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Santina Carter wrote:

Hi, guys —

Does a priest study the whole Bible in seminary?


  { Does a priest study the whole Bible in seminary? }

John replied:

Dear Santina,

Thank you for your question. You hit on one of my pet peeves.

Unfortunately, priests don't study the whole Bible in seminary. In fact, they come no where near studying enough Scripture. They do study several years of theology and philosophy. The theology classes will have some Scripture, as will the courses on the Church Fathers. They are lucky if, over their four or five years in seminary, they get about five courses on Scripture. To make matters worse, those courses are usually not about what the text actually means, rather they are courses based on the Historical Critical Method of exegesis. In other words, they waste too much time trying to figure out who wrote a certain book or reconstructing history from the text.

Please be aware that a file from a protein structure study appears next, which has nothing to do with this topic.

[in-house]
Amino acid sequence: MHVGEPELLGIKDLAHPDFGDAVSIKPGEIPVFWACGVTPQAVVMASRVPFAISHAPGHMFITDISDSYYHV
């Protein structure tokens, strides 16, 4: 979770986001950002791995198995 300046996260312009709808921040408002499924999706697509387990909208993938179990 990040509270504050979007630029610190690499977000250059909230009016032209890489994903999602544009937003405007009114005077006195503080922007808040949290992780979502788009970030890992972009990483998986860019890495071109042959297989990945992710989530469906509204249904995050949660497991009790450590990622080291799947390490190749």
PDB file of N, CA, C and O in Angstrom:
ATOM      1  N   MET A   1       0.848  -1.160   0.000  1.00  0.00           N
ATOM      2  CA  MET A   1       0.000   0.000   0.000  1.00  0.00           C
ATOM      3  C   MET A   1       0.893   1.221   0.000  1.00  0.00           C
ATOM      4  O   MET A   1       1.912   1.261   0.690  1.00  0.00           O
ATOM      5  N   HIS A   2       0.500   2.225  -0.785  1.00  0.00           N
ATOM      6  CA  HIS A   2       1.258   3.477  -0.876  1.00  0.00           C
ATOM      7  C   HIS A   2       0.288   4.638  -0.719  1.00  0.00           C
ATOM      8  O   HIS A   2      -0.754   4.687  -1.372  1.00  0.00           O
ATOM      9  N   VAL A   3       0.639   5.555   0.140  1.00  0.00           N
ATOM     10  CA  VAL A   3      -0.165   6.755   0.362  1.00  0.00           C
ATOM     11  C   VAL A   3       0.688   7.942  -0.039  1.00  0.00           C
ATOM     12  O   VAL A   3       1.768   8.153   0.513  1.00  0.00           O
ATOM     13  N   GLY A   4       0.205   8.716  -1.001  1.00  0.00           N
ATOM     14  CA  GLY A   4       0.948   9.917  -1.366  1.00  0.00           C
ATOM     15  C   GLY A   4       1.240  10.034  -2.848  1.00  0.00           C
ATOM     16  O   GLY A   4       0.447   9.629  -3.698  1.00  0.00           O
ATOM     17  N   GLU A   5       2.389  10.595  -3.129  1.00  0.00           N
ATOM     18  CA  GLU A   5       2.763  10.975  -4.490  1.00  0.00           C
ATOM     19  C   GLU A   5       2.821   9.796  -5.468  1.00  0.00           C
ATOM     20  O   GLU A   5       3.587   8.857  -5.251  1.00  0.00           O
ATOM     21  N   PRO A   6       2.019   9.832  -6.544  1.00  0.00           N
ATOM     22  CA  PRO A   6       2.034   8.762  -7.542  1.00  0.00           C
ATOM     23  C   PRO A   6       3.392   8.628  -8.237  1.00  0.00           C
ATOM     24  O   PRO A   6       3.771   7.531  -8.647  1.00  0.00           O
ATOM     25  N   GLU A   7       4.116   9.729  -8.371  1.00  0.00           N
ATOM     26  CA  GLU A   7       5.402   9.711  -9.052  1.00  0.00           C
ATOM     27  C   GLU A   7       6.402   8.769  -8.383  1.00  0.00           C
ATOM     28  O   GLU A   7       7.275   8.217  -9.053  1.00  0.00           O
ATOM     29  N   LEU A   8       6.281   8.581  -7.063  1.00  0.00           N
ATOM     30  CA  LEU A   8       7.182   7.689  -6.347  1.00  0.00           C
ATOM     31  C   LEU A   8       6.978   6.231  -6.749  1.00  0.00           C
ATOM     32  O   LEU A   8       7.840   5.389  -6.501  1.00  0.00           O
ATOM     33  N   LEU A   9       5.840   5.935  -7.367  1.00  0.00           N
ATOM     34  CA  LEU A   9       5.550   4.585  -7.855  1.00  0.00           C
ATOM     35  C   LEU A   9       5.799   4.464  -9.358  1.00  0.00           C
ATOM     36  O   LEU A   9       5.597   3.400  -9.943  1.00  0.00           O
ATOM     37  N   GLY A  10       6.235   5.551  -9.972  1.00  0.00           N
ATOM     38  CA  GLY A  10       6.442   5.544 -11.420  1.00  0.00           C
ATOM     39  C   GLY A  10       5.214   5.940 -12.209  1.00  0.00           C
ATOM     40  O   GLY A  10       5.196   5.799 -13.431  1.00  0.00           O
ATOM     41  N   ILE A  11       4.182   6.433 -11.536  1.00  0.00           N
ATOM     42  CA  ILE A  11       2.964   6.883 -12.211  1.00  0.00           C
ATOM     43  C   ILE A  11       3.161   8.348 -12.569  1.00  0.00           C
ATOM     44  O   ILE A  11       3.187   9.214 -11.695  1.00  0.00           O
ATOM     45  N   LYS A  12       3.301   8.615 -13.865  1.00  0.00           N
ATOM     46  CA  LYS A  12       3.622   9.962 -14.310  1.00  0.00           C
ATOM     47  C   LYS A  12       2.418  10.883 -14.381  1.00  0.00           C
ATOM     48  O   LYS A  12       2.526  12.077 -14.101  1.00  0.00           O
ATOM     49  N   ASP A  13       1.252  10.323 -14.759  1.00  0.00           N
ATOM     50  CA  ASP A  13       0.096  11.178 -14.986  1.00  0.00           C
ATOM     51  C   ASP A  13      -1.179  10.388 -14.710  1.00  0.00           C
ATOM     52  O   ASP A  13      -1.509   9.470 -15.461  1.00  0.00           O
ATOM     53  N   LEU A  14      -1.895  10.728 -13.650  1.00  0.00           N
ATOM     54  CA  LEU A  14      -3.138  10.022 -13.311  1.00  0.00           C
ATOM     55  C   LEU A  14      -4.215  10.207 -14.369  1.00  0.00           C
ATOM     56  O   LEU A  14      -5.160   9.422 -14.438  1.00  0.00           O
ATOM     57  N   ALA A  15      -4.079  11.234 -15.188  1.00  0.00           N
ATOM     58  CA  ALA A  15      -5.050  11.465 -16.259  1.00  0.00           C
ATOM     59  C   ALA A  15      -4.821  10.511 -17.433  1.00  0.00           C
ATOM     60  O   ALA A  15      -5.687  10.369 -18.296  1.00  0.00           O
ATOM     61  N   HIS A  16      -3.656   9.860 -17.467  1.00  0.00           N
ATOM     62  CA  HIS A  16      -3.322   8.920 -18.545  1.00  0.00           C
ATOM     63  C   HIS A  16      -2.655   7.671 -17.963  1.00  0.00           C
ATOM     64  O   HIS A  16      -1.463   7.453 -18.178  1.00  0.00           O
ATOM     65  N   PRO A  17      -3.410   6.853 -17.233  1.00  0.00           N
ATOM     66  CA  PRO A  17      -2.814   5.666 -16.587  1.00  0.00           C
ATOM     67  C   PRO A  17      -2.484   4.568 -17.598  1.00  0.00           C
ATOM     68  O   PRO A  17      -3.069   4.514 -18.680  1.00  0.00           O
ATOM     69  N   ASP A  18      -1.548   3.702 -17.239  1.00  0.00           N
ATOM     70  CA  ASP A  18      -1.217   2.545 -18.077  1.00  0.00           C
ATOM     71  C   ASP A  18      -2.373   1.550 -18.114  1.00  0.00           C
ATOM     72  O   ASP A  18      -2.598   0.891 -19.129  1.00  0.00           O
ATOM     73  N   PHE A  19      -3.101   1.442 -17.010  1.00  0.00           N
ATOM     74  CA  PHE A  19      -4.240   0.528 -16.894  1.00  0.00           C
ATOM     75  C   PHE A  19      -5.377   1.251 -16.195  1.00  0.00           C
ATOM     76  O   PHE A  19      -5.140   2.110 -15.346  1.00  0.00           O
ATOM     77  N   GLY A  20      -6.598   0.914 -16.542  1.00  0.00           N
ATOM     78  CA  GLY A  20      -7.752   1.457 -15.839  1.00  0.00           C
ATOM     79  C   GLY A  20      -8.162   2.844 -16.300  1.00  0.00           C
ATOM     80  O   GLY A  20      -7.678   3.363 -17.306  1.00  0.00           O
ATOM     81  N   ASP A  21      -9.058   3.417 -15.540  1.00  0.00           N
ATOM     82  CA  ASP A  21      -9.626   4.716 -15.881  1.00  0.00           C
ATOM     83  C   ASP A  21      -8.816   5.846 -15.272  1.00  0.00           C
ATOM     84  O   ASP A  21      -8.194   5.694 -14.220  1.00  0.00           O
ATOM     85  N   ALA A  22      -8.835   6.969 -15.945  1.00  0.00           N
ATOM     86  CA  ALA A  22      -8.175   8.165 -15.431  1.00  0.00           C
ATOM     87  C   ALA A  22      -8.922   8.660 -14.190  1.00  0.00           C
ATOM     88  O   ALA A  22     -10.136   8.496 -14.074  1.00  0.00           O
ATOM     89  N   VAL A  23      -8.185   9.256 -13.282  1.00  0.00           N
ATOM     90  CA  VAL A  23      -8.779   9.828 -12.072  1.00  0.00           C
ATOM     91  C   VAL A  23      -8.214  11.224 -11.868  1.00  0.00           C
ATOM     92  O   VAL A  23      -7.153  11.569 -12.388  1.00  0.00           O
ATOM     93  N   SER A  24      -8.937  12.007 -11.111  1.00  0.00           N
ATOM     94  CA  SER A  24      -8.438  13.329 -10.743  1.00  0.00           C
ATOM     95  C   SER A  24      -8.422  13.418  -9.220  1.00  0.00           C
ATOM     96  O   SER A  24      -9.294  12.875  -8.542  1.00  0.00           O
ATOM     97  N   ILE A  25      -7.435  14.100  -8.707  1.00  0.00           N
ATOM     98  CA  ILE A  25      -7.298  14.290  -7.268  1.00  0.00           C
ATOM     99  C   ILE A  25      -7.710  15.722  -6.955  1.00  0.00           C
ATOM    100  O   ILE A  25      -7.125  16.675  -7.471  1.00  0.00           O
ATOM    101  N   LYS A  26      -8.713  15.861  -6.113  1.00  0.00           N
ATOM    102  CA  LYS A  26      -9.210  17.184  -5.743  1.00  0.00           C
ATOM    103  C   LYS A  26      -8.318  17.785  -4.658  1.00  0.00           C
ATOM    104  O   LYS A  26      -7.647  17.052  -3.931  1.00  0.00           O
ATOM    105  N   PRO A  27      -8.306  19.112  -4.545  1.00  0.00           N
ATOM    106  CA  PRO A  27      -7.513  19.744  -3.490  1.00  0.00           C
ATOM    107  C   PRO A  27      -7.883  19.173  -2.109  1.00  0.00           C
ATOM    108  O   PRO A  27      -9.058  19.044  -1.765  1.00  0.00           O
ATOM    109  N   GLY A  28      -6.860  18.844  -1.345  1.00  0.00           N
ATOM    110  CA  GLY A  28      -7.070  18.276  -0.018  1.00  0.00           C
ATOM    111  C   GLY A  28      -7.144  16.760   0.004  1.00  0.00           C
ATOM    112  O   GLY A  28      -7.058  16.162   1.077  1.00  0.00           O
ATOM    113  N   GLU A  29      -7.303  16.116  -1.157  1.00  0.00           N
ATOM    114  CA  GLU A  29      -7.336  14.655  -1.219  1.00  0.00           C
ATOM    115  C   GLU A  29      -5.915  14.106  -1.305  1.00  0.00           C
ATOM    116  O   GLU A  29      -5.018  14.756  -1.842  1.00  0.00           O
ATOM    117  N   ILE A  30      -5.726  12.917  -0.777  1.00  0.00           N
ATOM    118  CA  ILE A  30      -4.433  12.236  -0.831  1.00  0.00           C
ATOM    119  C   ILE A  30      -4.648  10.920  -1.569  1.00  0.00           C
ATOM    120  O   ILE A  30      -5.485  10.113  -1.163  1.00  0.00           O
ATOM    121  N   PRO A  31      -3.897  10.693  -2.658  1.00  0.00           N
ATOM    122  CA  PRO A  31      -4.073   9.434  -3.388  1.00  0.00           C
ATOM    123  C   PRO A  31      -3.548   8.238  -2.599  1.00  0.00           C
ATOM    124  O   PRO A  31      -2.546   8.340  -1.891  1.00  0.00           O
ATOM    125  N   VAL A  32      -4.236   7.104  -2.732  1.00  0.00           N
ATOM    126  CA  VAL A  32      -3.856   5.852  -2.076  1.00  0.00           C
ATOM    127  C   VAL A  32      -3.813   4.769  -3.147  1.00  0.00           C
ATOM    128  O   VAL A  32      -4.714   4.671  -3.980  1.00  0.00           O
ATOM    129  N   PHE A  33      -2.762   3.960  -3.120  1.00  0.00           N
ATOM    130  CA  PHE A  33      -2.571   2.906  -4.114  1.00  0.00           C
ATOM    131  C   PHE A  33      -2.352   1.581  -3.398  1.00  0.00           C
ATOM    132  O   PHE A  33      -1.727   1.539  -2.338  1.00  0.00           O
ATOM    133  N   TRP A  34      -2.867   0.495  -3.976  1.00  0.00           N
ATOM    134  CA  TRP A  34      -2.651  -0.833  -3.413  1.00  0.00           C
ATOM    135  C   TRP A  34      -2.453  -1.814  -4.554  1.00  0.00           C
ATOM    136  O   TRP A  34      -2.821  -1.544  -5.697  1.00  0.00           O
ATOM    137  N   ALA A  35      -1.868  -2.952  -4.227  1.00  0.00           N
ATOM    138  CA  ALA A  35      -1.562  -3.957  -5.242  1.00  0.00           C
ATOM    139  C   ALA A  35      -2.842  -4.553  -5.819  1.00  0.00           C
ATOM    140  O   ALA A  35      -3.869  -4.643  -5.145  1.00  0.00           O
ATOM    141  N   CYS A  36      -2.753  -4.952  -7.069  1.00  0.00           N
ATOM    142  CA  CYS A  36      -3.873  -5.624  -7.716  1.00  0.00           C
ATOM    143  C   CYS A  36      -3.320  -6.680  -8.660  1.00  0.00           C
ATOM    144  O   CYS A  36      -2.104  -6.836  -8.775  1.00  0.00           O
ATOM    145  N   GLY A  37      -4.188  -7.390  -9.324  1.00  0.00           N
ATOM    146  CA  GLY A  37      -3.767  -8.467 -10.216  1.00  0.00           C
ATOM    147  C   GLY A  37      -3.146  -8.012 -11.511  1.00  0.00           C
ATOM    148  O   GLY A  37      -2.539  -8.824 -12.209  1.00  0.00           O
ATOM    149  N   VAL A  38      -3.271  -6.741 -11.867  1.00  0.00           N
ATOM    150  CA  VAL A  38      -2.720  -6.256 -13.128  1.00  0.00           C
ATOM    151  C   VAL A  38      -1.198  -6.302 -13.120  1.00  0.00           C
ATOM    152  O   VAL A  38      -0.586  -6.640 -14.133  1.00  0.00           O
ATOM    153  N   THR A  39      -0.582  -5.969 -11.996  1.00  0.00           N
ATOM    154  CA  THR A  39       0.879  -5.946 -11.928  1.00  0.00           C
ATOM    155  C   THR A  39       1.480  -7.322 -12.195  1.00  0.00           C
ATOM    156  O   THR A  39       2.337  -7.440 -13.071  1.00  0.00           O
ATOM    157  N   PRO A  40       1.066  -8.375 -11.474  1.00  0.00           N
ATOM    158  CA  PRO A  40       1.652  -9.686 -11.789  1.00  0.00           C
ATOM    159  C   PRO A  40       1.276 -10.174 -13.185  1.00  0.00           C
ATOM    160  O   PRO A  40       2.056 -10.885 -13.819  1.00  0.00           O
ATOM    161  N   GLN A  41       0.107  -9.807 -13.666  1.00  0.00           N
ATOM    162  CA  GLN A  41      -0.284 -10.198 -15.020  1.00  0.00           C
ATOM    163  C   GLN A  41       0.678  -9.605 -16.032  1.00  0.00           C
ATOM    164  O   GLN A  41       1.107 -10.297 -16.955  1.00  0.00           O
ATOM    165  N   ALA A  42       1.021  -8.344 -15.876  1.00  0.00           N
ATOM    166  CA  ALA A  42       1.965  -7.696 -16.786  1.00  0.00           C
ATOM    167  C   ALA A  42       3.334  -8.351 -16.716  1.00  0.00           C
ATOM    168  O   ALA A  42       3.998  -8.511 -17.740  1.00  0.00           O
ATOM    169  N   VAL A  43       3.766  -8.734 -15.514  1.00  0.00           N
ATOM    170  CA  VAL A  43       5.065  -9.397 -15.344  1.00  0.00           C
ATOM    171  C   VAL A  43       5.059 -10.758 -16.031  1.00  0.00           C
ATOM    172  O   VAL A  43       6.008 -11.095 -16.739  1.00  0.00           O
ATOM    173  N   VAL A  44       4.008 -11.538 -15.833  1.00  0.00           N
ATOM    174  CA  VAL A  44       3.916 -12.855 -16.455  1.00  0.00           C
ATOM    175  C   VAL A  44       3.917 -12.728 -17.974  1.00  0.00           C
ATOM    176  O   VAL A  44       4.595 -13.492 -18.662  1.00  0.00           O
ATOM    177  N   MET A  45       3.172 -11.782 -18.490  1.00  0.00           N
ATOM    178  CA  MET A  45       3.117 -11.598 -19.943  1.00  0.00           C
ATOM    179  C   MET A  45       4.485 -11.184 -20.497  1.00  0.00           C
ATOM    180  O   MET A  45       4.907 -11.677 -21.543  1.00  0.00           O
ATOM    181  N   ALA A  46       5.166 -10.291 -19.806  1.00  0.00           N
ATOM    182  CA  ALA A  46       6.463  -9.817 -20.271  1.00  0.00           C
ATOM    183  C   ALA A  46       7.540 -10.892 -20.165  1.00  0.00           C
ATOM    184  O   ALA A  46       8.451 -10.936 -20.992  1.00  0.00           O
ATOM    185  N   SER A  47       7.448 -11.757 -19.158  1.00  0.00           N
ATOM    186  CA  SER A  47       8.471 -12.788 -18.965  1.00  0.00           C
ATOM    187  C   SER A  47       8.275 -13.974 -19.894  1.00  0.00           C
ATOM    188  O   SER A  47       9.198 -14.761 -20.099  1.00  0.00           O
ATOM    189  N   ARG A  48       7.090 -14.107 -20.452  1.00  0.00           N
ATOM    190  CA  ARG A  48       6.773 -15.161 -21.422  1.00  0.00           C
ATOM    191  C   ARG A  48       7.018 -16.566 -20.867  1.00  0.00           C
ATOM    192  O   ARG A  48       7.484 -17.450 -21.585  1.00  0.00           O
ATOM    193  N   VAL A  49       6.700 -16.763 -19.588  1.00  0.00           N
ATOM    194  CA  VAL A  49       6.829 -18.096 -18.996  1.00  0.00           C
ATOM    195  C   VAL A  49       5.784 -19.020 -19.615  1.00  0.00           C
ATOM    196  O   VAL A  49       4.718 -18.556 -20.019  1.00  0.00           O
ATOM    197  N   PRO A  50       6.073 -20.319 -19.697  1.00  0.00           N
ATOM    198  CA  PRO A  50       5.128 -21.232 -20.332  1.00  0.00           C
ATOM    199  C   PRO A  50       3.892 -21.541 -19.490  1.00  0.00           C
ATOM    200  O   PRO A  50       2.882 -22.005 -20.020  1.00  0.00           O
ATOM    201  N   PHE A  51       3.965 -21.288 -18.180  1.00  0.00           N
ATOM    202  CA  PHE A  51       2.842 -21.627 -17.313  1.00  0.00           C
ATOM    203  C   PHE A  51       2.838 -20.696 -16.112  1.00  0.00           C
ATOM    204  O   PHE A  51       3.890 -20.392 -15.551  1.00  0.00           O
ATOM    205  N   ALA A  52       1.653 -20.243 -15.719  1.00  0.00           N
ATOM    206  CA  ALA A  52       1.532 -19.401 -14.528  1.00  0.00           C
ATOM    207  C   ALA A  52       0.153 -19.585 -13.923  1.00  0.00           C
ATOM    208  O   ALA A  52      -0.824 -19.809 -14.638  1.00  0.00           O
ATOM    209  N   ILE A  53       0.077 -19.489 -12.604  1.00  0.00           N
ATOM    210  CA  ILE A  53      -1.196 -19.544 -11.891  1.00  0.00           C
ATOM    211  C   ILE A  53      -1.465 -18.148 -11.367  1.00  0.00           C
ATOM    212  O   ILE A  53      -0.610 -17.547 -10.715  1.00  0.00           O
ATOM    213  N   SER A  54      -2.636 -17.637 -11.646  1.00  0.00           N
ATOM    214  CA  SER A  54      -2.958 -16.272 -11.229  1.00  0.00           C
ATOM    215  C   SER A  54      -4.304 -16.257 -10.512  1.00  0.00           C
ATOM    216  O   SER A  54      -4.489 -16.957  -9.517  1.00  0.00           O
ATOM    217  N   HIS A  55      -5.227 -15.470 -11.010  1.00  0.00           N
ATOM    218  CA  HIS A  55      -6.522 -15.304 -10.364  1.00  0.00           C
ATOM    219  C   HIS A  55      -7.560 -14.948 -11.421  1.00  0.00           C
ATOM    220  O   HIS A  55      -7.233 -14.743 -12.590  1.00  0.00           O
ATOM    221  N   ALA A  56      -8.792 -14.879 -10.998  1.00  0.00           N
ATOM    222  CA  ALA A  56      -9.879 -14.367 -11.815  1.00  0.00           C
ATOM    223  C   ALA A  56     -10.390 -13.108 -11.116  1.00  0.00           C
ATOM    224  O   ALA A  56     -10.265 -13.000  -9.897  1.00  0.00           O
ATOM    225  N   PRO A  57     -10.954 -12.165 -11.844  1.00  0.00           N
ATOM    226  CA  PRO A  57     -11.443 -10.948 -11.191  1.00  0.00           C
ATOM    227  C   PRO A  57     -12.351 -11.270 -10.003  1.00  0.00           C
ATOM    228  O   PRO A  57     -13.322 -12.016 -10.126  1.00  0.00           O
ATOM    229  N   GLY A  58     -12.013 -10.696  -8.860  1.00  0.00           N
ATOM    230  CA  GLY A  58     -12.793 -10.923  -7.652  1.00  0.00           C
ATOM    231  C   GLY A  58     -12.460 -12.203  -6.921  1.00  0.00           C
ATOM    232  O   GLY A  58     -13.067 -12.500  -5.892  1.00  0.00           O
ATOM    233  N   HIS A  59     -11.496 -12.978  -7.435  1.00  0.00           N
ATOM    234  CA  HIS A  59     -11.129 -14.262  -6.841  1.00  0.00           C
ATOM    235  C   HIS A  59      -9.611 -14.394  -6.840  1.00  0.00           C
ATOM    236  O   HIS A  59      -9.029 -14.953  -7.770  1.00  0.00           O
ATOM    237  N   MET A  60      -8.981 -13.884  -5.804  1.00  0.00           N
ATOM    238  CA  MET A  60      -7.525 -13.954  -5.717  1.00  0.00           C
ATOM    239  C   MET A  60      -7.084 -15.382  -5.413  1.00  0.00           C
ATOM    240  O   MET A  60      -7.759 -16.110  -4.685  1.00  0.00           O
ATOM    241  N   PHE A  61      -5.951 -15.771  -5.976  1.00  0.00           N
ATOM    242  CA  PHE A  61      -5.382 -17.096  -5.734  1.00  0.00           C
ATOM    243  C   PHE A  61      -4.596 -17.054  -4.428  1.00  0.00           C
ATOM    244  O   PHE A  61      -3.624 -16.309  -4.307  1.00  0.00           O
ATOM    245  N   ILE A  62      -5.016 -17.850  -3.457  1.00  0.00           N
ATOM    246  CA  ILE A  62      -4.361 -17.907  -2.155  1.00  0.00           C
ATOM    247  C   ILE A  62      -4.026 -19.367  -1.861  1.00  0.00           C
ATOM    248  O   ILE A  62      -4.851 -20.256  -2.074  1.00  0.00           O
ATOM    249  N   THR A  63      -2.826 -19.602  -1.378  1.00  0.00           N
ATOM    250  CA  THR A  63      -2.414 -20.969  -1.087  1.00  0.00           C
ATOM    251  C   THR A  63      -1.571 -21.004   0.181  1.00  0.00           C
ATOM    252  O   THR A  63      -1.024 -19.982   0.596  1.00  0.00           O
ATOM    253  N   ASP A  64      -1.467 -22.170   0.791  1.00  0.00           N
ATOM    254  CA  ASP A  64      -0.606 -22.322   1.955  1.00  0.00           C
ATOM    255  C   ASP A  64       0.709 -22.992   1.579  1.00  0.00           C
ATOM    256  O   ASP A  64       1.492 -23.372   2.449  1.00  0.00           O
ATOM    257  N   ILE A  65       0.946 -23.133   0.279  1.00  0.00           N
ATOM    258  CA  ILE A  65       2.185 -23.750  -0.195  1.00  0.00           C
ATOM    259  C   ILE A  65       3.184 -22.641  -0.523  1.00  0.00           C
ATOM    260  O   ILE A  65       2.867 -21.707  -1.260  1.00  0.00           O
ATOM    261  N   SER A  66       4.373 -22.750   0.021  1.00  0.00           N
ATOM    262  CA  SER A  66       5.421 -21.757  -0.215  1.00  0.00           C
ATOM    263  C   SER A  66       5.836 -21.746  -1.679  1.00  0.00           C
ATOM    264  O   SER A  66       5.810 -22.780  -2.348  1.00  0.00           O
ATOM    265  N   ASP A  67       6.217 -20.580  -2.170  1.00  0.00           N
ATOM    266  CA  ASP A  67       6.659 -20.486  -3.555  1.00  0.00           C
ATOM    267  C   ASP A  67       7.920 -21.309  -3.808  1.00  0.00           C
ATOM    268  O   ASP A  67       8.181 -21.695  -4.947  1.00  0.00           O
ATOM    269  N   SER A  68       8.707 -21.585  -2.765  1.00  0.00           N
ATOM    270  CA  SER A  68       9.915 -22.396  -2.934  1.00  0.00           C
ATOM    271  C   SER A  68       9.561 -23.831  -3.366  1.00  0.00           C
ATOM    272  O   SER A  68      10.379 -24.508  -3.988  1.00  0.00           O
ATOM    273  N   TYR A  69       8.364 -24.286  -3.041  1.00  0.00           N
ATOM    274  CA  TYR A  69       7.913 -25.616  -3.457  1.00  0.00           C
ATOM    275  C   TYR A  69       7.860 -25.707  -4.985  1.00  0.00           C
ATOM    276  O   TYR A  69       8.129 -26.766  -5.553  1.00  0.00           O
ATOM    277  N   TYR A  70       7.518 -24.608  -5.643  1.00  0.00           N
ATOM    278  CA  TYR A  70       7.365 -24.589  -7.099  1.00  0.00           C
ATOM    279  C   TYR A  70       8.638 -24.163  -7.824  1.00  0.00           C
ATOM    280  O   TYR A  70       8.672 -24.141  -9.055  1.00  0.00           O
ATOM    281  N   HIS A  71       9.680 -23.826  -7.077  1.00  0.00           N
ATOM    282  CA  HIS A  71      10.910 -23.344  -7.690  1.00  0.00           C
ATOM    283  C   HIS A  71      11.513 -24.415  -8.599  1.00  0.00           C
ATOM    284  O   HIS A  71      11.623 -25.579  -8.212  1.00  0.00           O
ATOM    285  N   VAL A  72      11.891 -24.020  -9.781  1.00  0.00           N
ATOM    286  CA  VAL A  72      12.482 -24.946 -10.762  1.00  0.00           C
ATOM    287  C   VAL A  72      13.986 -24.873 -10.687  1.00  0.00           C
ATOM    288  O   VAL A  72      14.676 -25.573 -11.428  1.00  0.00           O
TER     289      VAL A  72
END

It's a very sad state of affairs. The Historical Critical Method is a useful tool, but studying the method, does not replace studying the Bible. Unfortunately, most priests, for all intents and purposes, are biblically illiterate. This, of course, explains the doctrinally insipid and uninspiring slop they serve every Sundays from the pulpit.

To put it more bluntly, the average Catholic priest in America today would look for Zephania[h] on the spice rack before he realized it wasn't an ingredient for tomato sauce, but the ninth of twelve minor prophets, who probably wrote in the seventh century B.C.

As I said, you've hit one my pet peeves!

We all need to pray that our seminaries start putting more emphasis on the written Word of God. They could easily reduce the philosophy load in half.

Heck, if the philosophy is supposed to help them understand the theology.

It's sure not working, because if they understand the theology, they ain't showing it from the pulpit!


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